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Target joins burgeoning industry with 3-D printed holiday gifts


Unsure what to get your loved ones this holiday season? Why not print something for them.

Target thinks you'll be interested.

The Minneapolis-based company announced it is offering a line of 3-D printed jewelry and ornaments by teaming with Shapeways, an online 3-D printing marketplace and service.

Customization options allow shoppers to pick the material used – nylon, steel, bronze, brass or silver – and to choose a personalized message or monogram to be etched into the item. It's then delivered in two to three weeks. Click here to see the full line of items available.

Target is one of the first major retailers to wade into the 3-D printing market, an industry which some experts expect to grow rapidly.

CNBC reported independent research company Canalys predicts humungous financial growth for the 3-D printing industry over the next four years – to $16.2 billion by 2018. The company estimated the sector was worth about $2.5 billion in 2013.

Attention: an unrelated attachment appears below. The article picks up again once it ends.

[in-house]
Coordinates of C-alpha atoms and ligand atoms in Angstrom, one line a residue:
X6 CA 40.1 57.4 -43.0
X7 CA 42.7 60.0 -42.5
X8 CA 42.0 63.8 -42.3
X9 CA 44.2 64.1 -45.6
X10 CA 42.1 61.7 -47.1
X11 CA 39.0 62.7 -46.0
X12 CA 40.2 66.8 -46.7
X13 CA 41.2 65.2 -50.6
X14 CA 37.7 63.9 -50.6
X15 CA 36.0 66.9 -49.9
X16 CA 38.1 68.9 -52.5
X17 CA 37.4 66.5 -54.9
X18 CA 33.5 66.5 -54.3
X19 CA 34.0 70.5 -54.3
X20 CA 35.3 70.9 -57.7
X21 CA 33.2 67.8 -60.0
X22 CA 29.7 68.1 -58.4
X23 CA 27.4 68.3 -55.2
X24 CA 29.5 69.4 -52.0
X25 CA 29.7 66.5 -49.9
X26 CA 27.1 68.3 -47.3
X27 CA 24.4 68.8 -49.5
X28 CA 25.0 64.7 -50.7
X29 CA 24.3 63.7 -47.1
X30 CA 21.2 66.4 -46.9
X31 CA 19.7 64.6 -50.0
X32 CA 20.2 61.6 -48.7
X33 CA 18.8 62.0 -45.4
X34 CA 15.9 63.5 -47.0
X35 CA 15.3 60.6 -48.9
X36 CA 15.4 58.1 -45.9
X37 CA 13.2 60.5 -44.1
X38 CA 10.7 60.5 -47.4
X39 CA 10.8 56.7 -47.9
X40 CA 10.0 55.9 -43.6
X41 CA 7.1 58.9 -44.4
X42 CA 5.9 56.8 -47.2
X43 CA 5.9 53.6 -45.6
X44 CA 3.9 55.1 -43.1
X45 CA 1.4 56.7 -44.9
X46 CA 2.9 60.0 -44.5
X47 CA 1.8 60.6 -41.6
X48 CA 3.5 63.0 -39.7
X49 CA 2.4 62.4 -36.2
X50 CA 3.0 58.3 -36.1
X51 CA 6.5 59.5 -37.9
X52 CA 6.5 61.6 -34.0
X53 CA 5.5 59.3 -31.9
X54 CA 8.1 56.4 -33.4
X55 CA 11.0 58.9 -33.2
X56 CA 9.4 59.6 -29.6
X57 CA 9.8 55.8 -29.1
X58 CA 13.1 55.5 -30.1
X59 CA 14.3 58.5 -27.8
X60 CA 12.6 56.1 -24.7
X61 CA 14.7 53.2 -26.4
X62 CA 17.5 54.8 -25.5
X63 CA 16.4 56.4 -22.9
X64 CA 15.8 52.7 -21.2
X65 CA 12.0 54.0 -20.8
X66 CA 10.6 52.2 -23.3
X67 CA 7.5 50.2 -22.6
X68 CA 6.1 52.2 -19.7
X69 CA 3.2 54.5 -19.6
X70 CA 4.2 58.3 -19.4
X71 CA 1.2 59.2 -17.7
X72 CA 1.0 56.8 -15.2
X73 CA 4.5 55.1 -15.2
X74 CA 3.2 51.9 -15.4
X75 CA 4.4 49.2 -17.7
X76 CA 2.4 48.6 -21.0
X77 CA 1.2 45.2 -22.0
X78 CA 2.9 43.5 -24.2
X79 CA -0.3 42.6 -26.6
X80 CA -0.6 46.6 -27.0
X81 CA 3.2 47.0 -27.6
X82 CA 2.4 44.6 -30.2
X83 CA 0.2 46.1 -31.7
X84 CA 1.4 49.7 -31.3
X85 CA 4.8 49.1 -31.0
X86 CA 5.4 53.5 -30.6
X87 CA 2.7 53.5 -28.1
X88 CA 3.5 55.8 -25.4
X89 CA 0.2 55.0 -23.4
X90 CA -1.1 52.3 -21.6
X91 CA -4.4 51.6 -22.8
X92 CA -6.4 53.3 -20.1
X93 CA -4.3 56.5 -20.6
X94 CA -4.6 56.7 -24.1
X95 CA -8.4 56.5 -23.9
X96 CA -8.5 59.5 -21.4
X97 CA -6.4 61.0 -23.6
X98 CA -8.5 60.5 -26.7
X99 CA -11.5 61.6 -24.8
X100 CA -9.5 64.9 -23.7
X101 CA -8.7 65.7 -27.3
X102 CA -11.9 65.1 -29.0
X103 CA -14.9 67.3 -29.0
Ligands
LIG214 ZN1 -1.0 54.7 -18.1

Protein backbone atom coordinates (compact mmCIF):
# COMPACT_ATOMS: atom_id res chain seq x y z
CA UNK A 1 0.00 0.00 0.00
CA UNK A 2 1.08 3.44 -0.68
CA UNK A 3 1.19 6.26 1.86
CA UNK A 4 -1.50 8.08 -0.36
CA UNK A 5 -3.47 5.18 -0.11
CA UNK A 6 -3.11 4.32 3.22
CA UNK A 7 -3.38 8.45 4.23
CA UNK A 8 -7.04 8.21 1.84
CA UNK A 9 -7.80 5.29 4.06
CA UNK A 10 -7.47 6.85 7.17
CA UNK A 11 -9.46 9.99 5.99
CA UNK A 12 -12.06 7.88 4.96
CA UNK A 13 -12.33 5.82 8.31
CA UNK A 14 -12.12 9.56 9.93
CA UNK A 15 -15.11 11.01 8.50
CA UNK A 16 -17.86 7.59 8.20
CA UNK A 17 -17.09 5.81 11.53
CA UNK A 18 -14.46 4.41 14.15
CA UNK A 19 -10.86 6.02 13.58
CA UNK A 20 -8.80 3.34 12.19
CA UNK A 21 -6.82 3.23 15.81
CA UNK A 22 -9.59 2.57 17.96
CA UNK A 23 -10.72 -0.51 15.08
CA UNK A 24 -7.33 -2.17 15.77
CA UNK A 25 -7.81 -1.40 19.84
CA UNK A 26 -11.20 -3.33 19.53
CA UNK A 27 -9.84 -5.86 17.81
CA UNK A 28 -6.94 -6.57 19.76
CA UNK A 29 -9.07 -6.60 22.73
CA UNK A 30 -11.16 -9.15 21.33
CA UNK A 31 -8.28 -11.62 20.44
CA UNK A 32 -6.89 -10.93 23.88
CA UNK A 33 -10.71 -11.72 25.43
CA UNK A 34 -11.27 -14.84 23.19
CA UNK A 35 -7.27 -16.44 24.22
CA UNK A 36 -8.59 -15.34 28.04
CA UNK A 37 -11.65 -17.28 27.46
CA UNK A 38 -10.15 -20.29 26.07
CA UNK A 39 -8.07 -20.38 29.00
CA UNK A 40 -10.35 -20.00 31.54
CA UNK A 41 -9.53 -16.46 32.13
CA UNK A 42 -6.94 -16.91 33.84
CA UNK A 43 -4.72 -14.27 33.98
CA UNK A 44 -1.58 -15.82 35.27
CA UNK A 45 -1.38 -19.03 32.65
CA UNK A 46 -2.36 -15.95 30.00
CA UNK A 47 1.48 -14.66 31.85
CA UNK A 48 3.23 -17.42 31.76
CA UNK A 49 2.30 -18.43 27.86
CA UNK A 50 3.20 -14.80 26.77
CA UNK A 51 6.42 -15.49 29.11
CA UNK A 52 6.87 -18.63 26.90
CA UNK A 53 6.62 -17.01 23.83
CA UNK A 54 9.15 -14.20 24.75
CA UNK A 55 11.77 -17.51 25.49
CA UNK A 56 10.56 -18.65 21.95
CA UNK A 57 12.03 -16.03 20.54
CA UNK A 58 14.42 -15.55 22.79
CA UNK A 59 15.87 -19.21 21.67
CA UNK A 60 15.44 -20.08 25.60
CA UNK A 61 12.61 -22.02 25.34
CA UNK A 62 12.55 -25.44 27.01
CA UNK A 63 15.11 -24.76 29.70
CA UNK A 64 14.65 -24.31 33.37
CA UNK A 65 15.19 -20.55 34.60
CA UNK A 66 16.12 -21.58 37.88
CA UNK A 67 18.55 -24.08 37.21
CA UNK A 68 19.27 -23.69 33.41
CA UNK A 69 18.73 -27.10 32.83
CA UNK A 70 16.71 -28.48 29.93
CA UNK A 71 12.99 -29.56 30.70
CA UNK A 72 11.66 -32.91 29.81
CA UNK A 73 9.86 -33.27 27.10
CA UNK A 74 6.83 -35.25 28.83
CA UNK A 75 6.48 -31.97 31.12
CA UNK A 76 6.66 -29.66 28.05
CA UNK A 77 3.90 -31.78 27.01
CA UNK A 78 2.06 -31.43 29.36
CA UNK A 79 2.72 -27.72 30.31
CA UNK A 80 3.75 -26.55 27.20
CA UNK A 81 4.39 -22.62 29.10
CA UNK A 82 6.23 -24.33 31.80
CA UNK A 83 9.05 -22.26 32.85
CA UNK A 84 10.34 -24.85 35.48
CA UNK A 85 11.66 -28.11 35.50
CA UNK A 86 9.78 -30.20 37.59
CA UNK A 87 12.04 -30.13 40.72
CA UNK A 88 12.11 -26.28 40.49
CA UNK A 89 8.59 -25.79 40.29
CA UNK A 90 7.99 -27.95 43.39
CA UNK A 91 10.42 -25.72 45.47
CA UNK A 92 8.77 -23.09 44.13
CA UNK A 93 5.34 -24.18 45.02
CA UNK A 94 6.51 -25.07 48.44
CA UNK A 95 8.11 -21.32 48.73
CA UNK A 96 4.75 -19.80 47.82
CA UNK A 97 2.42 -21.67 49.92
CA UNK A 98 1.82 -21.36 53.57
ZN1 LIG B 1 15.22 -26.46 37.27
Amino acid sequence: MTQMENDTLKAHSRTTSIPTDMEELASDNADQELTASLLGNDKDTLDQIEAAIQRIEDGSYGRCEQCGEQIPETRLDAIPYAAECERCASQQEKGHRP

"[3-D printing] has now moved from a new and much-hyped, but largely unproven, manufacturing process to a technology with the ability to produce real, innovative, complex and robust products," said a Canalys spokesperson in a press release, according to CNBC.

Amazon launched a 3-D print section this past summer, with a modest collection of toys and games available for purchase. Most of the items are smaller knick-knacks, such as jewelry, bobbleheads and phone cases. Some of them are customizable.

But really, the technology – especially as a mass-market product – is still in its infancy.

The Washington Post recently detailed HP's plans to shift from only selling its traditional printers to adding 3-D printing technology, in an attempt to be ahead of the curve. But such a product being available for home purchase is still a ways off it seems.

As Wired notes however, attempts at printing body parts, guns, shoes and more have already been made.

If you're still curious, here's a video from Shapeways explaining how the printing works.

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